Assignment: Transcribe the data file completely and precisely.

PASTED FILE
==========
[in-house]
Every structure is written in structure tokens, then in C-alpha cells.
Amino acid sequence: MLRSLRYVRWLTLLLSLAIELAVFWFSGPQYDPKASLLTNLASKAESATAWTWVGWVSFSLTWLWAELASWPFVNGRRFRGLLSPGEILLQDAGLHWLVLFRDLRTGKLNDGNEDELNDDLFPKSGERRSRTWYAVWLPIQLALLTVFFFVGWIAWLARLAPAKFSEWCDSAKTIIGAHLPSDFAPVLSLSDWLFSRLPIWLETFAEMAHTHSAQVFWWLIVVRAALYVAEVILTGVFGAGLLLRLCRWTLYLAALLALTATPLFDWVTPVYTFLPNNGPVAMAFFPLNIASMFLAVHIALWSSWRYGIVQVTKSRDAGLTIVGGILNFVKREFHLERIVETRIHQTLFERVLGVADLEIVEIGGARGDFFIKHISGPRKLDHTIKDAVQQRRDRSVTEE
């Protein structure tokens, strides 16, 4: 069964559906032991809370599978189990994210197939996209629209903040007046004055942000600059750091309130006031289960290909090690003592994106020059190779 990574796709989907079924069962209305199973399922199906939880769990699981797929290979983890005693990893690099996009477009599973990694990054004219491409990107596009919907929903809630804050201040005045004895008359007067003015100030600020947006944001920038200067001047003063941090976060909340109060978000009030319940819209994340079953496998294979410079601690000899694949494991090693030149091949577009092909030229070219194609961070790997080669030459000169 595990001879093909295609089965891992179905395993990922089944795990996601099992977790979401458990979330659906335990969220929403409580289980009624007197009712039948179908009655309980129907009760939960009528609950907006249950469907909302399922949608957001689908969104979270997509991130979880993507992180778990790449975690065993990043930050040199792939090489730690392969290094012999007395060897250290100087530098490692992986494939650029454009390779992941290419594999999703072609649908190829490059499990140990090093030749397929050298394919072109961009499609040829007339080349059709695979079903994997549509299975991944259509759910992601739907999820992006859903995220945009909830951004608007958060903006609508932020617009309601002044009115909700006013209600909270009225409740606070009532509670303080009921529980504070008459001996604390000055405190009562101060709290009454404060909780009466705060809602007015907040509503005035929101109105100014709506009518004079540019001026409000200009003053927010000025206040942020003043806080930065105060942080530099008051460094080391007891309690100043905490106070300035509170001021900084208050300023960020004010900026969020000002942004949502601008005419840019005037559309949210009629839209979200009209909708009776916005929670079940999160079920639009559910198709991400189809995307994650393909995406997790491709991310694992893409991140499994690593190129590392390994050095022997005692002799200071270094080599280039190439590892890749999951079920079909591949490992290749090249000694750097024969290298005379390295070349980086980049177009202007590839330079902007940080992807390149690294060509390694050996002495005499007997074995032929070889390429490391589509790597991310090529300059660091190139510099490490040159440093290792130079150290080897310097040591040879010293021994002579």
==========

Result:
[in-house]
Every structure is written in structure tokens, then in C-alpha cells.
Amino acid sequence: MLRSLRYVRWLTLLLSLAIELAVFWFSGPQYDPKASLLTNLASKAESATAWTWVGWVSFSLTWLWAELASWPFVNGRRFRGLLSPGEILLQDAGLHWLVLFRDLRTGKLNDGNEDELNDDLFPKSGERRSRTWYAVWLPIQLALLTVFFFVGWIAWLARLAPAKFSEWCDSAKTIIGAHLPSDFAPVLSLSDWLFSRLPIWLETFAEMAHTHSAQVFWWLIVVRAALYVAEVILTGVFGAGLLLRLCRWTLYLAALLALTATPLFDWVTPVYTFLPNNGPVAMAFFPLNIASMFLAVHIALWSSWRYGIVQVTKSRDAGLTIVGGILNFVKREFHLERIVETRIHQTLFERVLGVADLEIVEIGGARGDFFIKHISGPRKLDHTIKDAVQQRRDRSVTEE
């Protein structure tokens, strides 16, 4: 069964559906032991809370599978189990994210197939996209629209903040007046004055942000600059750091309130006031289960290909090690003592994106020059190779 990574796709989907079924069962209305199973399922199906939880769990699981797929290979983890005693990893690099996009477009599973990694990054004219491409990107596009919907929903809630804050201040005045004895008359007067003015100030600020947006944001920038200067001047003063941090976060909340109060978000009030319940819209994340079953496998294979410079601690000899694949494991090693030149091949577009092909030229070219194609961070790997080669030459000169 595990001879093909295609089965891992179905395993990922089944795990996601099992977790979401458990979330659906335990969220929403409580289980009624007197009712039948179908009655309980129907009760939960009528609950907006249950469907909302399922949608957001689908969104979270997509991130979880993507992180778990790449975690065993990043930050040199792939090489730690392969290094012999007395060897250290100087530098490692992986494939650029454009390779992941290419594999999703072609649908190829490059499990140990090093030749397929050298394919072109961009499609040829007339080349059709695979079903994997549509299975991944259509759910992601739907999820992006859903995220945009909830951004608007958060903006609508932020617009309601002044009115909700006013209600909270009225409740606070009532509670303080009921529980504070008459001996604390000055405190009562101060709290009454404060909780009466705060809602007015907040509503005035929101109105100014709506009518004079540019001026409000200009003053927010000025206040942020003043806080930065105060942080530099008051460094080391007891309690100043905490106070300035509170001021900084208050300023960020004010900026969020000002942004949502601008005419840019005037559309949210009629839209979200009209909708009776916005929670079940999160079920639009559910198709991400189809995307994650393909995406997790491709991310694992893409991140499994690593190129590392390994050095022997005692002799200071270094080599280039190439590892890749999951079920079909591949490992290749090249000694750097024969290298005379390295070349980086980049177009202007590839330079902007940080992807390149690294060509390694050996002495005499007997074995032929070889390429490391589509790597991310090529300059660091190139510099490490040159440093290792130079150290080897310097040591040879010293021994002579």